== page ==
As for making things better, I will be doing Habitat for Humanity this Saturday as I often do once-twice a month on Saturdays with time permitting.  If that makes me a liberal pussy in your eyes, so be it. 

Lednbrass's picture

Ignoring the complete stupidty of your Utopian claims that nobody but you brought up, the Swiss have done quite well for themselves. As have the Dutch. And the Danes.


MeBizarro's picture

Each of those countries those still has a very centralized structure with a powerful role of central gov't especially the Danes and Dutch.  Little less the case with Swiss cantons but still the Swiss have a strong central gov't that overseas most basic areas.  They are small countries but the analogy doesn't hold.  In order for it to, you would have to do away with any centralized role of the Swiss gov't and only have gov't institution at the canton-level only. 

Lednbrass's picture

The internal sturctures of those nations have nothing whatsoever to do with your claim that smaller states will be instantly swallowed up by larger ones. They are entirely separate issues.

The point is that through diplomacy, alliances, etc. those very small states have managed to hang on quite well for centuries, your contention that only huge superstates can survive simply isnt supported by history. Many US states have the size and population of smaller European ones and can do just fine without the Federal umbrella being over them, whether their internal structure is loose or highly centralized does not matter in terms of your claim.

MeBizarro's picture

State-level organization is completely different than pushing it down to the county-level.  These organizations still have highly developed and centralized forms of gov't too. 

It has only been recent political history too (literally the past 100 years or so) that smaller countries have survived and more often than not they are gobbled up or exposed to occupation when there is conflict.   

Lednbrass's picture

Well, as I said above I think it should be a state level decision on whether or not to subordinate state law to county law, and that should be decided by people in whatever area not other people far away. If people in one state decided to do it, I fail to see where it concerns others who certainly dont need to move there if they think it a bad decision.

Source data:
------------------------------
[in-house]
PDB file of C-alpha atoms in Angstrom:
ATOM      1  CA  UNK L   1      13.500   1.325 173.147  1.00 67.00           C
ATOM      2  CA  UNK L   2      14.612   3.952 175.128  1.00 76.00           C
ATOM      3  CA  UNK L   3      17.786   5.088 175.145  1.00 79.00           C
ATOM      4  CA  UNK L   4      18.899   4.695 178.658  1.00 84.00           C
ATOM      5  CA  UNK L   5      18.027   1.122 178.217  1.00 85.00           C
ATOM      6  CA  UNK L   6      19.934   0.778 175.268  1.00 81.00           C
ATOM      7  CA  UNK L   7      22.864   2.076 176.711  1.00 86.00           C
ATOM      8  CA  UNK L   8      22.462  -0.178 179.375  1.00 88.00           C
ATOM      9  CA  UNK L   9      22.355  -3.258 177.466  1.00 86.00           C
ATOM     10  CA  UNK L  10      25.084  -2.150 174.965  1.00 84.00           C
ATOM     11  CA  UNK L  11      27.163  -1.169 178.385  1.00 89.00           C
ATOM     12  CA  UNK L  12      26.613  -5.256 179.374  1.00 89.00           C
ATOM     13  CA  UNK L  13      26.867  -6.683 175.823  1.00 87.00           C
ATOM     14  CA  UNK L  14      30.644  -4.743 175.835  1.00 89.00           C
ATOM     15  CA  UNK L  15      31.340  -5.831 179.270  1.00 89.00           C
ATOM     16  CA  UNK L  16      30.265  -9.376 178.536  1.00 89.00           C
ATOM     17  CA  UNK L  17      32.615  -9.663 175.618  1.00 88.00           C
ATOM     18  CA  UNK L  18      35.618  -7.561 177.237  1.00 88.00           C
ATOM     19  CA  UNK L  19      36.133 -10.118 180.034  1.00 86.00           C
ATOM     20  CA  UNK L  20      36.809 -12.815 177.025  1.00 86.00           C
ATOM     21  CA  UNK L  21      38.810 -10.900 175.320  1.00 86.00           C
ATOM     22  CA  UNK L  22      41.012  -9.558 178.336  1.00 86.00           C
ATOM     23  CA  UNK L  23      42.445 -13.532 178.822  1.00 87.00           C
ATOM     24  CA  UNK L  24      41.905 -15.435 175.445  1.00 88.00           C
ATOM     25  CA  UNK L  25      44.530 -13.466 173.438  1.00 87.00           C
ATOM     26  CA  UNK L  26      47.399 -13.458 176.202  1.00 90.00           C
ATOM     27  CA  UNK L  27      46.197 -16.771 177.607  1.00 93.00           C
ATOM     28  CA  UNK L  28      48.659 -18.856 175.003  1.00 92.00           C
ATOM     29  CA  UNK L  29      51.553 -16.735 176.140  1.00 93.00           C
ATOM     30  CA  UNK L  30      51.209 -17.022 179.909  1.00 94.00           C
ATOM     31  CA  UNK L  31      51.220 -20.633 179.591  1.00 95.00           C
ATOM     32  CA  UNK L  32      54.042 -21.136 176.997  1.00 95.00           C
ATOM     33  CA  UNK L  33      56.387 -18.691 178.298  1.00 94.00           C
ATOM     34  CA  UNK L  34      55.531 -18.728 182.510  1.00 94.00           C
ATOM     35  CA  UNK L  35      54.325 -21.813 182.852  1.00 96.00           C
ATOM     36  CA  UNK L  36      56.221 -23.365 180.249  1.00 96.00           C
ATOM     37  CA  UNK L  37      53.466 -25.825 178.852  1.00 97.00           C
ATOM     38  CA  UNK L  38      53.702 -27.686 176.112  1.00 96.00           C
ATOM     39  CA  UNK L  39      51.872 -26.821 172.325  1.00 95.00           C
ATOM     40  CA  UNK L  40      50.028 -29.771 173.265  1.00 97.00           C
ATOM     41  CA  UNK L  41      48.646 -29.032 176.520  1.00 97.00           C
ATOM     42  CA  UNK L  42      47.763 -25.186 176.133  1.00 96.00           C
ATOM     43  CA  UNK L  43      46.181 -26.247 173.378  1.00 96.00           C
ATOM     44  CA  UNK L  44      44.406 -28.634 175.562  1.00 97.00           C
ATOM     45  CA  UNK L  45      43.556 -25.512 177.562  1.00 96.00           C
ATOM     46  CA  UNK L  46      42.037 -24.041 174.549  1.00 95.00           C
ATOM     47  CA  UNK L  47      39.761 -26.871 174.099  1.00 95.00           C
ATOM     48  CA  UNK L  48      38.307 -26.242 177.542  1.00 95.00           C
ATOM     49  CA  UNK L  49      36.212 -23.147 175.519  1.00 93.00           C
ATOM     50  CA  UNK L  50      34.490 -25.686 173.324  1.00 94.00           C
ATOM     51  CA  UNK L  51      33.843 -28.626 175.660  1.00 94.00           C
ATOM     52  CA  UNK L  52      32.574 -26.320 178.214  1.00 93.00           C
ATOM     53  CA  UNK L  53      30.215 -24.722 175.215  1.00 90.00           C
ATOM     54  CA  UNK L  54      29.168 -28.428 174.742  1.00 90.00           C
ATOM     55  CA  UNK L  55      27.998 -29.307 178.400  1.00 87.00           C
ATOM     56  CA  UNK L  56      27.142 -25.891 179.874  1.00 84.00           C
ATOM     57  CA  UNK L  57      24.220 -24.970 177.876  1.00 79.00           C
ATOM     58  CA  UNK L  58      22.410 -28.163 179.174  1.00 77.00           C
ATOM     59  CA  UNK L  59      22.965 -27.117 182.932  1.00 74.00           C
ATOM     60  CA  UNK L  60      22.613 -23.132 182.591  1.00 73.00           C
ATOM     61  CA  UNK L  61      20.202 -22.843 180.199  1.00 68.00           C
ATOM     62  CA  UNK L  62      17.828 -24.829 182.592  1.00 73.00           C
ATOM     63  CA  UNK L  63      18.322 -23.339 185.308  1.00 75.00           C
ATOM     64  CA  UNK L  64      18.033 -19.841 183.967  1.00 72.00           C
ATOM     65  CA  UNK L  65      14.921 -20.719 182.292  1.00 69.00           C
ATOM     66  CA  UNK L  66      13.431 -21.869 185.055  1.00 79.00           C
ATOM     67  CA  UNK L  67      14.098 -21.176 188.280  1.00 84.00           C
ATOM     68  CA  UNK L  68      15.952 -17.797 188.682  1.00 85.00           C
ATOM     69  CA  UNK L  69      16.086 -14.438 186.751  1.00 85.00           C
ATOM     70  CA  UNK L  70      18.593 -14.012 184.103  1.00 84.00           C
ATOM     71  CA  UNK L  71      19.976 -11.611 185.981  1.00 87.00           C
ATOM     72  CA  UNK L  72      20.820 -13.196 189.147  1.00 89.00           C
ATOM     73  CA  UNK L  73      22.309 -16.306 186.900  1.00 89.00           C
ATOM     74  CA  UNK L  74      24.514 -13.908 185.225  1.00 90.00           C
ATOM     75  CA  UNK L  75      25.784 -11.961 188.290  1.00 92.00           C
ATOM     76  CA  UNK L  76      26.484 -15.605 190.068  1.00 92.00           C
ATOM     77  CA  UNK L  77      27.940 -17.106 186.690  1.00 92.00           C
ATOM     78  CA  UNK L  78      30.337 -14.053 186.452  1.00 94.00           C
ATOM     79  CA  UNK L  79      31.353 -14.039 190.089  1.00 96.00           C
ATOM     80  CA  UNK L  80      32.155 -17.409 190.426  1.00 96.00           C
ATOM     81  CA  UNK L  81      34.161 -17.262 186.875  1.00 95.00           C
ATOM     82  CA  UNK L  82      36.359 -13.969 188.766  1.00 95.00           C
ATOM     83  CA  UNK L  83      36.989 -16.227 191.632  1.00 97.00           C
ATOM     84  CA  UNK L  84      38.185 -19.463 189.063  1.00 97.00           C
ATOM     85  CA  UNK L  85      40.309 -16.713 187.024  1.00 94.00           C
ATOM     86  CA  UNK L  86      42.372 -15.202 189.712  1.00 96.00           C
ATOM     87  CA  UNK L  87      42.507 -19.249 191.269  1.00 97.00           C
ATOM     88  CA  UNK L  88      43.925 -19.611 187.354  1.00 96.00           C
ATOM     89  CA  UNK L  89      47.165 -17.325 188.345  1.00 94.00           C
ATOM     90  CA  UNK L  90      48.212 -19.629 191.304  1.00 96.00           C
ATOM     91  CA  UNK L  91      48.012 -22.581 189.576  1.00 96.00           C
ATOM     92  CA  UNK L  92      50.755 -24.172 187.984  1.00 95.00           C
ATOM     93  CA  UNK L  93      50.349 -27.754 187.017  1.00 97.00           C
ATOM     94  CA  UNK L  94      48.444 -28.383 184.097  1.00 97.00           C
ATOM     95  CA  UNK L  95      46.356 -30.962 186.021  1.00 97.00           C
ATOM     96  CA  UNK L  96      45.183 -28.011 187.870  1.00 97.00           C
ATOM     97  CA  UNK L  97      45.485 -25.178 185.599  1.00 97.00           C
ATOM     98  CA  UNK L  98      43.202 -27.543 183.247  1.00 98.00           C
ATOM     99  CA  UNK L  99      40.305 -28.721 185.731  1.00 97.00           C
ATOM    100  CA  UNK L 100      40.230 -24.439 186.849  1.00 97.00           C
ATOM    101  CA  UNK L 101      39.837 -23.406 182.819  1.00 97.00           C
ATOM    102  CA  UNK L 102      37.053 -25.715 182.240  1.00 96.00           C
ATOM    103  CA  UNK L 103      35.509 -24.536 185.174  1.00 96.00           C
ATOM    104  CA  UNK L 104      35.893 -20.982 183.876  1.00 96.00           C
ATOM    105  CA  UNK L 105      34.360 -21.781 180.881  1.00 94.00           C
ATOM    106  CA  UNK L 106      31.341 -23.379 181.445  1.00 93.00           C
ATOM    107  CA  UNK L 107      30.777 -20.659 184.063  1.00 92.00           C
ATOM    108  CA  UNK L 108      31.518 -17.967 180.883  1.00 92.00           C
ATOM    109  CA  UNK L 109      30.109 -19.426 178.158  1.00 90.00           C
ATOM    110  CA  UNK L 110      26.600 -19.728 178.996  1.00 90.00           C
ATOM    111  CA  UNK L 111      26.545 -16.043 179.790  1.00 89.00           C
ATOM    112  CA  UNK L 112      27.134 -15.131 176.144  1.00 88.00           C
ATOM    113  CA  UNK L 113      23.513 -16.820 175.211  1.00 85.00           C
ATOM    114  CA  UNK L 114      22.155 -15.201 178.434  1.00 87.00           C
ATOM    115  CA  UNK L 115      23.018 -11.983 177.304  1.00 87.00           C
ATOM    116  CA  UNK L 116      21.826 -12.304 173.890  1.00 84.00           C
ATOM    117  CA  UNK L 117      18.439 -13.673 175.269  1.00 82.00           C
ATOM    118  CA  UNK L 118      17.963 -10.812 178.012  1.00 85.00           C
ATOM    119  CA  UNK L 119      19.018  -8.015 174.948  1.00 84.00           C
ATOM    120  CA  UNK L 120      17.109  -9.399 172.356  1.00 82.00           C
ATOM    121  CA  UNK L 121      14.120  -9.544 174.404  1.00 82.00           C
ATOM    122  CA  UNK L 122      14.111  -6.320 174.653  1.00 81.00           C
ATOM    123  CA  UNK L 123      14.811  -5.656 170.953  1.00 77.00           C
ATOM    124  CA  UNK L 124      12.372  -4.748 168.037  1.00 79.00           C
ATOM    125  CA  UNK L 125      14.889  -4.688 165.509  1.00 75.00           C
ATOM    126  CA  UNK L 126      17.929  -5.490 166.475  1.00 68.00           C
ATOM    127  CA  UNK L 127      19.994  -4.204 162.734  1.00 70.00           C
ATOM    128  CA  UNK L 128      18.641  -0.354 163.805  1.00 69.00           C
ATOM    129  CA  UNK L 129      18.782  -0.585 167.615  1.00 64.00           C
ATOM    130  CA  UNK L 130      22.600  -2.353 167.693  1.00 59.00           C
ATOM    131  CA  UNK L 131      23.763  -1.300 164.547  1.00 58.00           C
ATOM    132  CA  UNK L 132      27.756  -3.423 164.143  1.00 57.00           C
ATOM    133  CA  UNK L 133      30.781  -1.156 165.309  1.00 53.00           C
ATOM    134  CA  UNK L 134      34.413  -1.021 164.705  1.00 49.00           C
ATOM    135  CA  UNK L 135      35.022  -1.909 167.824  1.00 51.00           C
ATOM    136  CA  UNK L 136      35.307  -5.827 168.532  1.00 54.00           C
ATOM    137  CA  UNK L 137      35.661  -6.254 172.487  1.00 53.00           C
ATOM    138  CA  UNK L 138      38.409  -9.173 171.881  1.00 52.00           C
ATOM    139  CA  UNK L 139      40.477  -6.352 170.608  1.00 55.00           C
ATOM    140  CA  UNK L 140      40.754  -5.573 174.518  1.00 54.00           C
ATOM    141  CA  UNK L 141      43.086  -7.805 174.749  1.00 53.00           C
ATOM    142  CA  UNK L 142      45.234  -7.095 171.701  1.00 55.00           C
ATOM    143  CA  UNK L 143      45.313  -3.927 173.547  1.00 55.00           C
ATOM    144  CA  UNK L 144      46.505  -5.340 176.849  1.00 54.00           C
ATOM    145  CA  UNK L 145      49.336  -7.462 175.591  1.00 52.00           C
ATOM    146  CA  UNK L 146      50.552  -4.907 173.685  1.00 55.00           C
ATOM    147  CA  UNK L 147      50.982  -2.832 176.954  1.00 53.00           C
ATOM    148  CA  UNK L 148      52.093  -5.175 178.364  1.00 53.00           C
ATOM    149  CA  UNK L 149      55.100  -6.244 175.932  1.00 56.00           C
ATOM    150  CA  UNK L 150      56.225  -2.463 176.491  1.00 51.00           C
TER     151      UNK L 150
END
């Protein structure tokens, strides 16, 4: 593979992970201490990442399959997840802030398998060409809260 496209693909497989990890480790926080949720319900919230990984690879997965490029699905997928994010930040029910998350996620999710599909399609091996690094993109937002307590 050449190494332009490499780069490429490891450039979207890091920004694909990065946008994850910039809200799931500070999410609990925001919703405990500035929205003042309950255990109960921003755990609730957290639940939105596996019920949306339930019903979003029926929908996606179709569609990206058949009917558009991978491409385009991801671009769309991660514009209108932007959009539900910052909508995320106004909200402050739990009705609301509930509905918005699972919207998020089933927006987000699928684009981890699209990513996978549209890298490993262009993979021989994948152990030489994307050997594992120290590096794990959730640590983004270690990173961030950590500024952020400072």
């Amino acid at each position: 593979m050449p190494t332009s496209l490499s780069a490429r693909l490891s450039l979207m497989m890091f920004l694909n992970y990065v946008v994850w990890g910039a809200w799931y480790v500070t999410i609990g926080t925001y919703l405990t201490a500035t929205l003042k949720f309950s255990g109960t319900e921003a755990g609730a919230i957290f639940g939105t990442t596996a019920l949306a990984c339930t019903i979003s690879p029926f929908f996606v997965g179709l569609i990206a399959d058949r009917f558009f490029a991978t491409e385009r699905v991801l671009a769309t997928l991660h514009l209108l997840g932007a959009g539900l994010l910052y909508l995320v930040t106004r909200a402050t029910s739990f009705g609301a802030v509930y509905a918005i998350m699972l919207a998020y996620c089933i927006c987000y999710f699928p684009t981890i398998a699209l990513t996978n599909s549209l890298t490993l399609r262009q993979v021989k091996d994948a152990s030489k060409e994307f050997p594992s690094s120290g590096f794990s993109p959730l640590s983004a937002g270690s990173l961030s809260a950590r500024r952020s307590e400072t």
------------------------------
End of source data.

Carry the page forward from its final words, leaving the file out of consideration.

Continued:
I think you need to re-check your history books, the Swiss, Danes, and Dutch (just as off the top of my head examples) have been around alot longer than 100 years. Yes, there are also many cases where a larger power has temporarily occupied a smaller nation, but it didnt change the long term survivability of the people and culture and the occupations melt away eventually. Spain owned Flanders for a time- yet they dont speak Spanish there as a primary language these days nor do the Belgians seem to view that or their trouble with the Germans last century as a reason to give up national sovereignty.

MeBizarro's picture

The only place your rule holds is very tiny municipalties like Monaco, San Martino, or Brunei which have unique historical aspects that have allowed them to remain tiny, independent, and relatively well-off. 

Lednbrass's picture

Going down to the county level should be the choice of people in that state as far as what laws supercede each other.

If State A wants county law subordinate to state law and State B wishes otherwise, let them do so.

If you dont like it you dont have to live there, so whats the problem besides removing the ability of someone like yourself to dictate how other people live?

Thats what really sticks in the craw of people like you- you cant bear the thought of not being able to force your views on other people through a centralized power apparatus.

MeBizarro's picture

Then you basically figure a configuration for the US similiar to the Articles of Confederation with the extreme modification in which the small unit of political boundary (county) triumphs State or Federal law if the citizens in that county vote to do so.  

I just don't see how a society like that functons in a world as complex and varied as ours even with the widespread deployment of technology deployment which would faciliate voting on such laws.